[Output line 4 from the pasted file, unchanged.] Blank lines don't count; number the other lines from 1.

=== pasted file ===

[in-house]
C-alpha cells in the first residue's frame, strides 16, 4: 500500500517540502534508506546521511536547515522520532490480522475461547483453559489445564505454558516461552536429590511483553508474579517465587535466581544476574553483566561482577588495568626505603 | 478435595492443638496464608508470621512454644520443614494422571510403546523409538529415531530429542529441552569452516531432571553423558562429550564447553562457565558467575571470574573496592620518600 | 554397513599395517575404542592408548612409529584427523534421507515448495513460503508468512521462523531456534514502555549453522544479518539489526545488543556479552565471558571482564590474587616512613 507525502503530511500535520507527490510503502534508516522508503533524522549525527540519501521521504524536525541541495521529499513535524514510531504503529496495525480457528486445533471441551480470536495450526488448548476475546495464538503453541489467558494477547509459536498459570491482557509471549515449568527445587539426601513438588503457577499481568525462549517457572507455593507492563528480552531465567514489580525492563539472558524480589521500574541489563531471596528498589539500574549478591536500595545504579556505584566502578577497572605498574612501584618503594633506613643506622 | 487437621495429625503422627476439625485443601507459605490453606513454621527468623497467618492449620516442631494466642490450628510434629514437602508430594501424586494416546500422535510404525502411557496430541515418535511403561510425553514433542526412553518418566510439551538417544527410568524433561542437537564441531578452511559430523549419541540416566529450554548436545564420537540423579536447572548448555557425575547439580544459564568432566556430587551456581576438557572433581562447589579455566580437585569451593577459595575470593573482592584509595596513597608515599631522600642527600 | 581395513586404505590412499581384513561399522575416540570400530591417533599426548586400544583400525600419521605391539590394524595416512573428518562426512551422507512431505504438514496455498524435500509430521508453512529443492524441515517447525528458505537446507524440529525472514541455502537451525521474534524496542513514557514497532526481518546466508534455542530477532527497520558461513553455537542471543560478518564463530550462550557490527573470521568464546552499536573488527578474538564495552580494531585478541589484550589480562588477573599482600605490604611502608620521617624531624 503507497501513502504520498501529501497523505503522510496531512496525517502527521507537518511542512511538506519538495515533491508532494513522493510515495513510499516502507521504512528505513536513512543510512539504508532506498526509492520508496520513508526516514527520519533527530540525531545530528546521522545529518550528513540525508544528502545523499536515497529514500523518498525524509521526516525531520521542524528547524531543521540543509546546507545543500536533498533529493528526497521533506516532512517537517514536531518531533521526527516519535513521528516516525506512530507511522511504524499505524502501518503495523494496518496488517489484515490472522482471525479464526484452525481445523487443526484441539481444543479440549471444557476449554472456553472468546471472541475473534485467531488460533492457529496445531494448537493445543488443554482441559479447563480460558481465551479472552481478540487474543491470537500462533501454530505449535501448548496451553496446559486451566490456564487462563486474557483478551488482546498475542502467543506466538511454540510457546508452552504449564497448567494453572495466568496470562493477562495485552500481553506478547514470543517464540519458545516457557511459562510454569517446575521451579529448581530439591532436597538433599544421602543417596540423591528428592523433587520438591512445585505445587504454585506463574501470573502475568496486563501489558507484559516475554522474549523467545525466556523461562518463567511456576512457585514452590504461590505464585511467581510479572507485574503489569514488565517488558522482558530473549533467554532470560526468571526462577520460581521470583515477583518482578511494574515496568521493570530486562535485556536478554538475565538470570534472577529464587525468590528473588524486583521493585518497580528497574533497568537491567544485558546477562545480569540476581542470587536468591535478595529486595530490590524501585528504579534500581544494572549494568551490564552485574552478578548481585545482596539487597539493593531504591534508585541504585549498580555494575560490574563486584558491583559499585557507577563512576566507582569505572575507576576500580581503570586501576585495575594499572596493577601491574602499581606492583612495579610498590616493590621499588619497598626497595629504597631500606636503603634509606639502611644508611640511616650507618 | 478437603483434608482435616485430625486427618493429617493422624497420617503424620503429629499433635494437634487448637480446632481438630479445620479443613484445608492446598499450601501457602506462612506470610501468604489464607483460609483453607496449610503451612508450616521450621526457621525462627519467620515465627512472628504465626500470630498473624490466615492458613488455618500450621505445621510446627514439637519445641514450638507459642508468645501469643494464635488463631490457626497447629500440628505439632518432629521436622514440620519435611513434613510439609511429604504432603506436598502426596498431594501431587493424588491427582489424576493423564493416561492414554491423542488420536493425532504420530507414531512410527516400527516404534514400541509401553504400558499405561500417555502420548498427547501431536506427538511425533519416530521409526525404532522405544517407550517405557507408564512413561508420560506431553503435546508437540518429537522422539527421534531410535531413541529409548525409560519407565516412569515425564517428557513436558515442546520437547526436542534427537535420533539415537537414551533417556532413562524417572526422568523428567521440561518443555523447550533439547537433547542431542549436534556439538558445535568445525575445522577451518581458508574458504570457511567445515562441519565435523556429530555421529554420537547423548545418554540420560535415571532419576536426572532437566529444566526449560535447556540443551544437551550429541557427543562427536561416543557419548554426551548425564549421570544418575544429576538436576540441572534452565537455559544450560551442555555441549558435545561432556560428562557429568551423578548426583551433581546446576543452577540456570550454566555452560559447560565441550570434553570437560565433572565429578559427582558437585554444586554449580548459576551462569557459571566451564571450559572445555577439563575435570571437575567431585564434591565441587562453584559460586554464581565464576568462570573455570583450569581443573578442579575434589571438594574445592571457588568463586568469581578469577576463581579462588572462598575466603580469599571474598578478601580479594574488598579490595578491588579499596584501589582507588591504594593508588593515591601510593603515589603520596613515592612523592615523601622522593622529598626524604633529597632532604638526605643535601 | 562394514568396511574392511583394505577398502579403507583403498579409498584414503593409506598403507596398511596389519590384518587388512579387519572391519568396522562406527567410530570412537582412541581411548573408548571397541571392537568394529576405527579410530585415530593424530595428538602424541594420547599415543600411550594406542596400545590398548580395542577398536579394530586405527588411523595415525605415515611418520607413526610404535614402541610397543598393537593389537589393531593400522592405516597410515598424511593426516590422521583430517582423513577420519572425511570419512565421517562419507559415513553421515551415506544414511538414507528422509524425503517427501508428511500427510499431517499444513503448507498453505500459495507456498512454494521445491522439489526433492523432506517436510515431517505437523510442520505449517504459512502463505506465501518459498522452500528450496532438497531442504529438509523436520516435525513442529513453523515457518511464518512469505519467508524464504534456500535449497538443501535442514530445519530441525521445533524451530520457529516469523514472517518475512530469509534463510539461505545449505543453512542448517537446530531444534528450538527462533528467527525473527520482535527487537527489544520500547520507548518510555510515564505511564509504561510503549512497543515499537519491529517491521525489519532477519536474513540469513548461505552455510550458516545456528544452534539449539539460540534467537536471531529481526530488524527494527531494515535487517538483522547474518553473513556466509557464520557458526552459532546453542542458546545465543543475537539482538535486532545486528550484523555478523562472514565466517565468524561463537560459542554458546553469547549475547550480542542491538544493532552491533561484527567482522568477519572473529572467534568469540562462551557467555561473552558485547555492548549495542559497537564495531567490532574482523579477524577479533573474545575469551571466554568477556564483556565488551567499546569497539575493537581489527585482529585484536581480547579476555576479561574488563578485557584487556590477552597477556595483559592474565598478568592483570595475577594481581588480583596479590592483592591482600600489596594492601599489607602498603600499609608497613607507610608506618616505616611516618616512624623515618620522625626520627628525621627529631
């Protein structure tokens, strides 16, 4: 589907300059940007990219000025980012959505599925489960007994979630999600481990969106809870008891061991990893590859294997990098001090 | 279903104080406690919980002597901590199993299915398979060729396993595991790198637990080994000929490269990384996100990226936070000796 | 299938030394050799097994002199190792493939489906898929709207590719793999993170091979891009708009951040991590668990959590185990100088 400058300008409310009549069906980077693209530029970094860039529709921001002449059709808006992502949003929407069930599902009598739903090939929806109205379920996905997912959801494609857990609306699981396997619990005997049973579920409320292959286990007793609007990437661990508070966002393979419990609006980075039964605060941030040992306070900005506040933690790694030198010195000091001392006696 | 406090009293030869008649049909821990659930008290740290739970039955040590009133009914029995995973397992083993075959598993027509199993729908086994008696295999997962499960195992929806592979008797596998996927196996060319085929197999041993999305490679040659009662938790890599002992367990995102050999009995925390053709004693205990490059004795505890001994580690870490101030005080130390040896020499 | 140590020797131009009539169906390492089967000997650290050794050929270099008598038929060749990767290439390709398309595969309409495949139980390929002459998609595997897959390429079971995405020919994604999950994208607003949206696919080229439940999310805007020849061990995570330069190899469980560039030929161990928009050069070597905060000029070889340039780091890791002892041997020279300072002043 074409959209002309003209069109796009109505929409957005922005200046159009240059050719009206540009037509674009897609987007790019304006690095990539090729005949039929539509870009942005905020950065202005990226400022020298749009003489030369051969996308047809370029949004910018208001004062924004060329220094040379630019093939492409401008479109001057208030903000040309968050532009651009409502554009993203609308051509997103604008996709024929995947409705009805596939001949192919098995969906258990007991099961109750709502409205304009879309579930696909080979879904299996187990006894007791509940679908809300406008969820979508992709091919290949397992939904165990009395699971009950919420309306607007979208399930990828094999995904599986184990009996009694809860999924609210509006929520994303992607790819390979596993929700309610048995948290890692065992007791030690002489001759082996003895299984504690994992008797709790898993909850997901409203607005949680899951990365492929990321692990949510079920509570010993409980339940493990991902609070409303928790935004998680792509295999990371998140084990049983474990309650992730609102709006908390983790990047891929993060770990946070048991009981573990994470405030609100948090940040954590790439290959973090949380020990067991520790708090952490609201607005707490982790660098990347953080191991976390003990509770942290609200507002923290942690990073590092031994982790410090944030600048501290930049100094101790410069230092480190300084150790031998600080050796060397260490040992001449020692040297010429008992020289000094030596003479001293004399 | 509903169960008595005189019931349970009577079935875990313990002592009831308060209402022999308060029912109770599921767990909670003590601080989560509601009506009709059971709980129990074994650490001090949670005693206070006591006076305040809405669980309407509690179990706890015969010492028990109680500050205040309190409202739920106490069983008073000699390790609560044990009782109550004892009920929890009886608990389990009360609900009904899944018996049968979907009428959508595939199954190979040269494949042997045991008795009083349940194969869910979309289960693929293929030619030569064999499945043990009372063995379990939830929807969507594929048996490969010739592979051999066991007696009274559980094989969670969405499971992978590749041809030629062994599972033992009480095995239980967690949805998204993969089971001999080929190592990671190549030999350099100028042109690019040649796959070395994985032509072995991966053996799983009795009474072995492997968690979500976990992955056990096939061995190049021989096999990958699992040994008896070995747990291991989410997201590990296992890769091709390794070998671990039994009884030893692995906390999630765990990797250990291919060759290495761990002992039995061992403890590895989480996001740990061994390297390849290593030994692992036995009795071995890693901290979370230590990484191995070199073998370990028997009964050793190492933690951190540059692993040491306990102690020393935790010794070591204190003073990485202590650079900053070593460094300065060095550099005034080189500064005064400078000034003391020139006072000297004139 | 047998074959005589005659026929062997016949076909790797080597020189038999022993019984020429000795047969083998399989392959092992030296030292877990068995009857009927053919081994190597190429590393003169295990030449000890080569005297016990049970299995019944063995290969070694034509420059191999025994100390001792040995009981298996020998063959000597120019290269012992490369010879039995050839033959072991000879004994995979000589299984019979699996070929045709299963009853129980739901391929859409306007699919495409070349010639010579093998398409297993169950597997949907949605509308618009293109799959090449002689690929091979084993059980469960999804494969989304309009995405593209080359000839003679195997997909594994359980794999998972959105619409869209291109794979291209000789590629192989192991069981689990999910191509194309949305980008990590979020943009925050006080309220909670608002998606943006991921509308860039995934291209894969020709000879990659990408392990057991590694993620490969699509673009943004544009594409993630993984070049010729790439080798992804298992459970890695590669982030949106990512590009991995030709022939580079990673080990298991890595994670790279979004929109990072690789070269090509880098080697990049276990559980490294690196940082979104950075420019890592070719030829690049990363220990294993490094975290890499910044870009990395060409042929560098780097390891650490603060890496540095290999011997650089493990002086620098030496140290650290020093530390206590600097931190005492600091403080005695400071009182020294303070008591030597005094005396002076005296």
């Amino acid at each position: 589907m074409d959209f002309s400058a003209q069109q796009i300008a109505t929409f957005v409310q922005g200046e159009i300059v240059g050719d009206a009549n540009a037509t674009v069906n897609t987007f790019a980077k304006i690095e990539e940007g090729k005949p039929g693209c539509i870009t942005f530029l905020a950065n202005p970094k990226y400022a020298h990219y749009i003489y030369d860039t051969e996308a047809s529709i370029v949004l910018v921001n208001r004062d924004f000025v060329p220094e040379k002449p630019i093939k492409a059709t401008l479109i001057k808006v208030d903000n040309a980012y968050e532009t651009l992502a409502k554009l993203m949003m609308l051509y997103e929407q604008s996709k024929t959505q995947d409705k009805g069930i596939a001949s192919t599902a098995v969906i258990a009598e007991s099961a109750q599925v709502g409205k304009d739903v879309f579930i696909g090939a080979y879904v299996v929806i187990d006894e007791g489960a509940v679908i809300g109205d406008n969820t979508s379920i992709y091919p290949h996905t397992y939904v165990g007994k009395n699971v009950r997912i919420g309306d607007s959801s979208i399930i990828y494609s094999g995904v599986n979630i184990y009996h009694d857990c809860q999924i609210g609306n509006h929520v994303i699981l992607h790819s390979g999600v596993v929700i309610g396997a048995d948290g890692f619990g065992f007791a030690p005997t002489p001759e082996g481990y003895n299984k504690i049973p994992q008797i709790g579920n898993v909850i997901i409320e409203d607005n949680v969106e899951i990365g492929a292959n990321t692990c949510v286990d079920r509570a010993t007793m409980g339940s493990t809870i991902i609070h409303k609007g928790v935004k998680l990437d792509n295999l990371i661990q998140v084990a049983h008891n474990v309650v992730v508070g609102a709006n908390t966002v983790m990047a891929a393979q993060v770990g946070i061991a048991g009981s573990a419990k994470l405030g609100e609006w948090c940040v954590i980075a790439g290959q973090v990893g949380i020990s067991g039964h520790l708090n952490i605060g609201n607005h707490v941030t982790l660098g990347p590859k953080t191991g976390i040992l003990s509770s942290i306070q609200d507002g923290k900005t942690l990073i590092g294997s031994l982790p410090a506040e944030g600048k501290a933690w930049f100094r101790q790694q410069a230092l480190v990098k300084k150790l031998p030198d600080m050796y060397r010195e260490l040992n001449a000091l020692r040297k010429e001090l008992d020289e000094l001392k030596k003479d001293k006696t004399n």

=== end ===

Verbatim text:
């Amino acid at each position: 589907m074409d959209f002309s400058a003209q069109q796009i300008a109505t929409f957005v409310q922005g200046e159009i300059v240059g050719d009206a009549n540009a037509t674009v069906n897609t987007f790019a980077k304006i690095e990539e940007g090729k005949p039929g693209c539509i870009t942005f530029l905020a950065n202005p970094k990226y400022a020298h990219y749009i003489y030369d860039t051969e996308a047809s529709i370029v949004l910018v921001n208001r004062d924004f000025v060329p220094e040379k002449p630019i093939k492409a059709t401008l479109i001057k808006v208030d903000n040309a980012y968050e532009t651009l992502a409502k554009l993203m949003m609308l051509y997103e929407q604008s996709k024929t959505q995947d409705k009805g069930i596939a001949s192919t599902a098995v969906i258990a009598e007991s099961a109750q599925v709502g409205k304009d739903v879309f579930i696909g090939a080979y879904v299996v929806i187990d006894e007791g489960a509940v679908i809300g109205d406008n969820t979508s379920i992709y091919p290949h996905t397992y939904v165990g007994k009395n699971v009950r997912i919420g309306d607007s959801s979208i399930i990828y494609s094999g995904v599986n979630i184990y009996h009694d857990c809860q999924i609210g609306n509006h929520v994303i699981l992607h790819s390979g999600v596993v929700i309610g396997a048995d948290g890692f619990g065992f007791a030690p005997t002489p001759e082996g481990y003895n299984k504690i049973p994992q008797i709790g579920n898993v909850i997901i409320e409203d607005n949680v969106e899951i990365g492929a292959n990321t692990c949510v286990d079920r509570a010993t007793m409980g339940s493990t809870i991902i609070h409303k609007g928790v935004k998680l990437d792509n295999l990371i661990q998140v084990a049983h008891n474990v309650v992730v508070g609102a709006n908390t966002v983790m990047a891929a393979q993060v770990g946070i061991a048991g009981s573990a419990k994470l405030g609100e609006w948090c940040v954590i980075a790439g290959q973090v990893g949380i020990s067991g039964h520790l708090n952490i605060g609201n607005h707490v941030t982790l660098g990347p590859k953080t191991g976390i040992l003990s509770s942290i306070q609200d507002g923290k900005t942690l990073i590092g294997s031994l982790p410090a506040e944030g600048k501290a933690w930049f100094r101790q790694q410069a230092l480190v990098k300084k150790l031998p030198d600080m050796y060397r010195e260490l040992n001449a000091l020692r040297k010429e001090l008992d020289e000094l001392k030596k003479d001293k006696t004399n």